"Contrary to the opportunity-cost theory," a recent academic study argues, "the data emphatically reject a positive correlation between unemployment and attacks against government and allied forces." Insurgencies are not economic phenomena: they always publicly state political goals for their violence (for an Iraq-specific example, see Ahmed S. Hashim's 2006 book, Insurgency and Counterinsurgency in Iraq). Furthermore, scholarship suggests that higher incomes and more jobs might actually make insurgencies more likely, since it raises the stakes in the political system being contested. Lastly, during the earlier days of the insurgency, international financial institutions could not determine what effect the fighting had on the economy -- if it had much effect at all. It doesn't make sense to base a $150 million program on a concept on such a tenuous foundation.
Unfortunately, the Task Force has been reluctant to discuss these criticisms. I've been trying to get them to either send me data about their operations, or even to sit down for an interview, since April -- and my emails have gone ignored, my phone calls have been bounced around without resolution, and in general they've tried to avoid any critical discussion of their operations. Instead, puff pieces like Mark Perry's exit interview with Paul Brinkley are all that exist in media accounts of what this Task Force does and how it operates.
This is a real loss. While development activities have their own value, and should exist outside any sort of military objectives, I think there is a strong role for an organization like the TFBSO to play in future conflicts. While business development activities don't seem to affect insurgencies much, they can and do play a substantial role in reducing the systemic failures in a society that lead to unrest and protest, and thus have very definite security value. Keeping military-run development separate from USAID carries other benefits as well, keeping USAID's civilian employees separate from the discomfort many locals feel at having their businesses supported and run by guys wearing uniforms.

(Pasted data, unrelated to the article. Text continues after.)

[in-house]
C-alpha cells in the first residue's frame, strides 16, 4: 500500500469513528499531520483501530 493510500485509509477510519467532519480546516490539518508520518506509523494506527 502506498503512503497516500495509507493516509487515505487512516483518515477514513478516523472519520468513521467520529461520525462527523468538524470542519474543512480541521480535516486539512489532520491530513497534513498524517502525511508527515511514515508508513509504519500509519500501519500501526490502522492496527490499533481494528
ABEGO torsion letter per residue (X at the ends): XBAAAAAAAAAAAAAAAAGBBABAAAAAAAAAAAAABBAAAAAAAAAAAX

However, without a strategic and political framework to guide the activities of a group like the TFBSO, it will fall prey to the exact same problems that have befallen USAID: activities driven by good intentions but ultimately divorced from any long-term plan for sustainability after the American largess stops flowing so freely. The GAO has recently pinged the TFBSO for its non-transparency and unwillingness to coordinate with other U.S. development efforts; this is a real shame, as a comprehensive framework for guiding the TFBSO's unique programmatic activities could, potentially, make it both more effective and more accountable.
Sadly, U.S. development efforts lack strategy and long-term outlook. When the military saw a need for better and more proactive development activities in Iraq, it didn't reach out to USAID to administer them, it did what it always did and replicated a function the government already provided. Such redundancy doesn't make us function better, it makes us function worse; until programs like the TFBSO and USAID are incorporated into a comprehensive aid and development framework (the QDDR is a sick joke in this context) we'll keep getting little more than puffery and wasted millions. What a shame.